Lilly invests $40 million in Irish continuous manufacturing facility
- Eli Lilly will invest €35 million to build a continuous API manufacturing facility at its existing manufacturing site in Kinsale, Cork Country, Ireland. The facility will be used for development and commercialization of Lilly's late-stage pipeline.
- There are noteworthy advantages associated with continuous manufacturing, particularly the ability to manufacture product more quickly in smaller facilities. Continuous manufacturing feeds raw materials for solid-dose products through a continuous, nonstop process. This facilitates real-time release testing, as well as the ability to produce commercial-ready tablets in one day.
- Lilly has operated out of its Kinsale manufacturing site for 35 years. Over the past eight years, the company has ramped up investment, spending €650 million and hiring 350 additional employees.
Despite the many upsides associated with continuous manufacturing, uptake in the pharma industry has been slow due to a general resistance against switching to new processes and equipment. The tried-and-true batch processing, which the industry has relied on for more than a century, has proven resilient even with increased attention being devoted to new production methods.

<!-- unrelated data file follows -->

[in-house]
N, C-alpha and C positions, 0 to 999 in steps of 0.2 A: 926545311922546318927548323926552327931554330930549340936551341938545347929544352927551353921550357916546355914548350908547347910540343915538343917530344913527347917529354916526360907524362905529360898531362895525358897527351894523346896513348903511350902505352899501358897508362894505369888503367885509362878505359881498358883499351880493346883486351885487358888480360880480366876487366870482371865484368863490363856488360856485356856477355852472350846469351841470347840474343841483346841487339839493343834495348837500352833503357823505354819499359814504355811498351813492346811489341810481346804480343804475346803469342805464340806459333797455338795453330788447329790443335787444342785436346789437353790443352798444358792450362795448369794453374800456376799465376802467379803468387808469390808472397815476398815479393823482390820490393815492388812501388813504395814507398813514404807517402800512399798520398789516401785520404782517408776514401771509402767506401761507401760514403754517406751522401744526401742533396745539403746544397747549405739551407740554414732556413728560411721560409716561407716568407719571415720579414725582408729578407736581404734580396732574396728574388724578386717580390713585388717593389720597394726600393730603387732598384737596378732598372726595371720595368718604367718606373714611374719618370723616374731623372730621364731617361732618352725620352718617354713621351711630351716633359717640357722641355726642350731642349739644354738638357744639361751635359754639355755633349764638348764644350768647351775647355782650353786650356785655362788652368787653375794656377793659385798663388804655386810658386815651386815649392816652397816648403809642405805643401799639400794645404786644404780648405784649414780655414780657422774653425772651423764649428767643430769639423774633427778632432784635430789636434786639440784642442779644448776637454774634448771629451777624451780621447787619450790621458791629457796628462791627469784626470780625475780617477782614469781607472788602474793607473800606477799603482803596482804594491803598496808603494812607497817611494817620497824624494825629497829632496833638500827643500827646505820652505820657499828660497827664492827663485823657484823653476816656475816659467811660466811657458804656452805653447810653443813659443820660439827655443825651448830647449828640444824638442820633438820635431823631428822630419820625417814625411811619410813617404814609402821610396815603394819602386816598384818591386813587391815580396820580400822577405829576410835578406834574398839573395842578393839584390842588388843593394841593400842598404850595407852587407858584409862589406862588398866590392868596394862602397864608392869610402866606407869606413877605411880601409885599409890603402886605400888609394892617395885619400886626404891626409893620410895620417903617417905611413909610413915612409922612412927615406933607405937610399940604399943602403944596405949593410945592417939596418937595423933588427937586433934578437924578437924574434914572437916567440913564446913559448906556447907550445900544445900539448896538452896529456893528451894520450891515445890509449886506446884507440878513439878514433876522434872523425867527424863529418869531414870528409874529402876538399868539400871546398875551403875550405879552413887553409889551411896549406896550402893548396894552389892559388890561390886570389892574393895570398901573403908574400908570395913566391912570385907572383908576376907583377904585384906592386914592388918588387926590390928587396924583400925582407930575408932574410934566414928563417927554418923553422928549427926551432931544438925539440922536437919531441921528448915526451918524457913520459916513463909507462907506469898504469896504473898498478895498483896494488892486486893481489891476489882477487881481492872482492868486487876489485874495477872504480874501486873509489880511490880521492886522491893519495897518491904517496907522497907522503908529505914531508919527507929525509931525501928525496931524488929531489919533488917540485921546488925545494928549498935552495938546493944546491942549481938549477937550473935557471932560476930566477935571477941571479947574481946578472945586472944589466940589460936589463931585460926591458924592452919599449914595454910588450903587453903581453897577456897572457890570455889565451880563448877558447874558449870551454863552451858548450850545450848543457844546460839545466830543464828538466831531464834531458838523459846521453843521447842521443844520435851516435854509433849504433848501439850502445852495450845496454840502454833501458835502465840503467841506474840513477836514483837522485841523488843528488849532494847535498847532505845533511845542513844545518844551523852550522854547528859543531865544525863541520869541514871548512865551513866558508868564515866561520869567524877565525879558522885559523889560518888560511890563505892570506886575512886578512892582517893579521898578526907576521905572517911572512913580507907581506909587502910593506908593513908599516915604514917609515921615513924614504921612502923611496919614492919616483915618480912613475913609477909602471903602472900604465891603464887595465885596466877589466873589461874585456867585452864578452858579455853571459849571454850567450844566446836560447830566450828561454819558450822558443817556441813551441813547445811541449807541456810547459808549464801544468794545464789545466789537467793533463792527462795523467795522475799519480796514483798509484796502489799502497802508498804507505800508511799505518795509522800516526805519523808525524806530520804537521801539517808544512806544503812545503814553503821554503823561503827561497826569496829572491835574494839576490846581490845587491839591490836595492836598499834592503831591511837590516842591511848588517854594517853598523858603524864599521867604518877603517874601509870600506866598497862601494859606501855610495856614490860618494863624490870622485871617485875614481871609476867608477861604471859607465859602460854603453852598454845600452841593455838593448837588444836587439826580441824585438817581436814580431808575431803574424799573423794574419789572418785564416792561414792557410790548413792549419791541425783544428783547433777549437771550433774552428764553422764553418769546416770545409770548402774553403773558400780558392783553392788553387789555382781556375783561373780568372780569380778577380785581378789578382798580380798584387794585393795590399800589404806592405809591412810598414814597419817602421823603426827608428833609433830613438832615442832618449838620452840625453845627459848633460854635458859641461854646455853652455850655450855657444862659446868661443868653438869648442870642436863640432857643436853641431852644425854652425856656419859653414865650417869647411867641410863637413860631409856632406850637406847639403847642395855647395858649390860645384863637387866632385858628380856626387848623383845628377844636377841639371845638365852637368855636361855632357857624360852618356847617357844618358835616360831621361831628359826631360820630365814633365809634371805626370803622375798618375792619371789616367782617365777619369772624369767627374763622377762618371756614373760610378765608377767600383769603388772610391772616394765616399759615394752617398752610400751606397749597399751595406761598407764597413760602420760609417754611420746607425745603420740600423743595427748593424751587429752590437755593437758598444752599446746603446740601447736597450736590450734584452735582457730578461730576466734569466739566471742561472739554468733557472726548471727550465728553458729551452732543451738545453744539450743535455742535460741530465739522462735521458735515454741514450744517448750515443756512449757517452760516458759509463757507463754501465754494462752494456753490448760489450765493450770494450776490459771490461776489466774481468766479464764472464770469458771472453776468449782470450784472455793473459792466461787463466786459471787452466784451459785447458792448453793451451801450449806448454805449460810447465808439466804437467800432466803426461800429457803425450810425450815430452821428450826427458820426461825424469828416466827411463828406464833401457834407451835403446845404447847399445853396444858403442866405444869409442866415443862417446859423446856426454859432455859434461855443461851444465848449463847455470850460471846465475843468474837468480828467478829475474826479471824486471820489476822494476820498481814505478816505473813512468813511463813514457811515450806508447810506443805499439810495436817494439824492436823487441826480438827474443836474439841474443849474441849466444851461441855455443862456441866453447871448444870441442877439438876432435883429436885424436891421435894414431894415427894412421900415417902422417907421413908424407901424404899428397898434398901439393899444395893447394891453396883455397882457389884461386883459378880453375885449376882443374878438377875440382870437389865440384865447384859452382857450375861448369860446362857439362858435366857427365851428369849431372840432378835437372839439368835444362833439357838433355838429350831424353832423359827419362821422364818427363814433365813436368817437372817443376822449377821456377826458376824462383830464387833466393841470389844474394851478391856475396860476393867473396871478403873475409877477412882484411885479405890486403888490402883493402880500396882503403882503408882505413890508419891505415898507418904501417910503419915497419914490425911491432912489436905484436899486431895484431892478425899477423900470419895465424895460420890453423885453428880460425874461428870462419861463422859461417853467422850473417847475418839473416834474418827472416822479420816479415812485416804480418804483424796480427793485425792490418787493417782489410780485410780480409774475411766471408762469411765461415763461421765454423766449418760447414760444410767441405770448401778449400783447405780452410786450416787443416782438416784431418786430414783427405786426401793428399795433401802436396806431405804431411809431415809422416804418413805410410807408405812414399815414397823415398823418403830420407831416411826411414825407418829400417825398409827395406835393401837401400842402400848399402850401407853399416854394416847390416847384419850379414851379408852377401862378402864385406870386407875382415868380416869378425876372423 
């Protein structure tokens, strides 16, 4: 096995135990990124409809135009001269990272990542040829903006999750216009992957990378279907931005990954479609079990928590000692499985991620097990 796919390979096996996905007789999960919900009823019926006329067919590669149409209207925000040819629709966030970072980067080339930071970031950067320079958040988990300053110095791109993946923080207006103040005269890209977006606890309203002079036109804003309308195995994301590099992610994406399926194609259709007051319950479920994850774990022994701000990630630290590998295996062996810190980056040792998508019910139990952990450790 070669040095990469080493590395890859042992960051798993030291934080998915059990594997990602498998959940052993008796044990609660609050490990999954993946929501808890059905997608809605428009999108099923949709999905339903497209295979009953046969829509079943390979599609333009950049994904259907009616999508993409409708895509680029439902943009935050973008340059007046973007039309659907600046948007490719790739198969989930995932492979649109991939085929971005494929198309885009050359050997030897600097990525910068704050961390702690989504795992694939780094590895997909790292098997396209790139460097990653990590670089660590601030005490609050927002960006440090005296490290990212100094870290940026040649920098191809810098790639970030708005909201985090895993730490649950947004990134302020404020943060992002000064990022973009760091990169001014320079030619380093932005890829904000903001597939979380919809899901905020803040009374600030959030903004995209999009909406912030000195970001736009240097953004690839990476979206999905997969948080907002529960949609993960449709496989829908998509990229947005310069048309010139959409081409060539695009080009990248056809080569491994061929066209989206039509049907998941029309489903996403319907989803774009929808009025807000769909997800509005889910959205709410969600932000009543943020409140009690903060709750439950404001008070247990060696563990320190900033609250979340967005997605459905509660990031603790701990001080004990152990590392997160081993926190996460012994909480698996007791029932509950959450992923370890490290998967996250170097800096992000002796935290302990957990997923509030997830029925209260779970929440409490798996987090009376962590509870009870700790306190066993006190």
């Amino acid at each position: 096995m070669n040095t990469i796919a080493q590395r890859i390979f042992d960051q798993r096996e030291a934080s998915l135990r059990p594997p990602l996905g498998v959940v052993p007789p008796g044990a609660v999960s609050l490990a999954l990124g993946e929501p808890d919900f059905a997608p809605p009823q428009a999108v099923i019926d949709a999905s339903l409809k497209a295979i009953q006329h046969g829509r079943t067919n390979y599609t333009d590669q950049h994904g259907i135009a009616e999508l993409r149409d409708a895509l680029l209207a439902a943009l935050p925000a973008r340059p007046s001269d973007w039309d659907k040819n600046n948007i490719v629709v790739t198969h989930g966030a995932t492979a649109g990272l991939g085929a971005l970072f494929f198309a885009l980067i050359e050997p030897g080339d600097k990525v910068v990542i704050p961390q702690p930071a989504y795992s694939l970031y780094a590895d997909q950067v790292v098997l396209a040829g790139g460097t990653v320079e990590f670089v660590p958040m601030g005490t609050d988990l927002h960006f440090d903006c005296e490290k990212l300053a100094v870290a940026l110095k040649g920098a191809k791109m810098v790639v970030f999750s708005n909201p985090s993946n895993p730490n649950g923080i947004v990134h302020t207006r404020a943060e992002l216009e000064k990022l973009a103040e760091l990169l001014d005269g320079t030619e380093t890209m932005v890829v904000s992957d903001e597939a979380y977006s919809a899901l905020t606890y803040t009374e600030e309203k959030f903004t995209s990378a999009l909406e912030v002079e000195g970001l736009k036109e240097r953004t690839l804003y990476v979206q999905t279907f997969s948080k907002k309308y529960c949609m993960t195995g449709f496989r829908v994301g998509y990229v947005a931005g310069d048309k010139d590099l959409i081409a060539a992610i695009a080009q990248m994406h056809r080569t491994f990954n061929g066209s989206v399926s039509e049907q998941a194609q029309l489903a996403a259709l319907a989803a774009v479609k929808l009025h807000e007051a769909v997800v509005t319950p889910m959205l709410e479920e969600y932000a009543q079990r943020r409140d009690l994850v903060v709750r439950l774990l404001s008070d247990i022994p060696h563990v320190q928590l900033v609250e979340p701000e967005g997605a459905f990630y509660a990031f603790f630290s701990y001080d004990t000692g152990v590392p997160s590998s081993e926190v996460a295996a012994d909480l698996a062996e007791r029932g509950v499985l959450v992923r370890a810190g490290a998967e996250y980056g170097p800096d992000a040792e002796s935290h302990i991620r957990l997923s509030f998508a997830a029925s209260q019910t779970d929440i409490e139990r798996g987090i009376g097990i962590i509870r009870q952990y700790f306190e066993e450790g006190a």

However, some companies including Johnson & Johnson and GSK have begun making the switch, according to Fierce. Part of the push to change is coming directly from regulators and the federal government.
A new report from the National Science and Technology Council, published this month, advocated for the benefits of continuous manufacturing. It highlighted the significantly smaller facility footprint required for continuous manufacturing and estimated implementing the processes could reduce manufacturing costs by up to 40 or 50%.
The FDA has also previously indicated its support for implementing continuous manufacturing, although noted a lack of experience with it in the industry has been a challenge.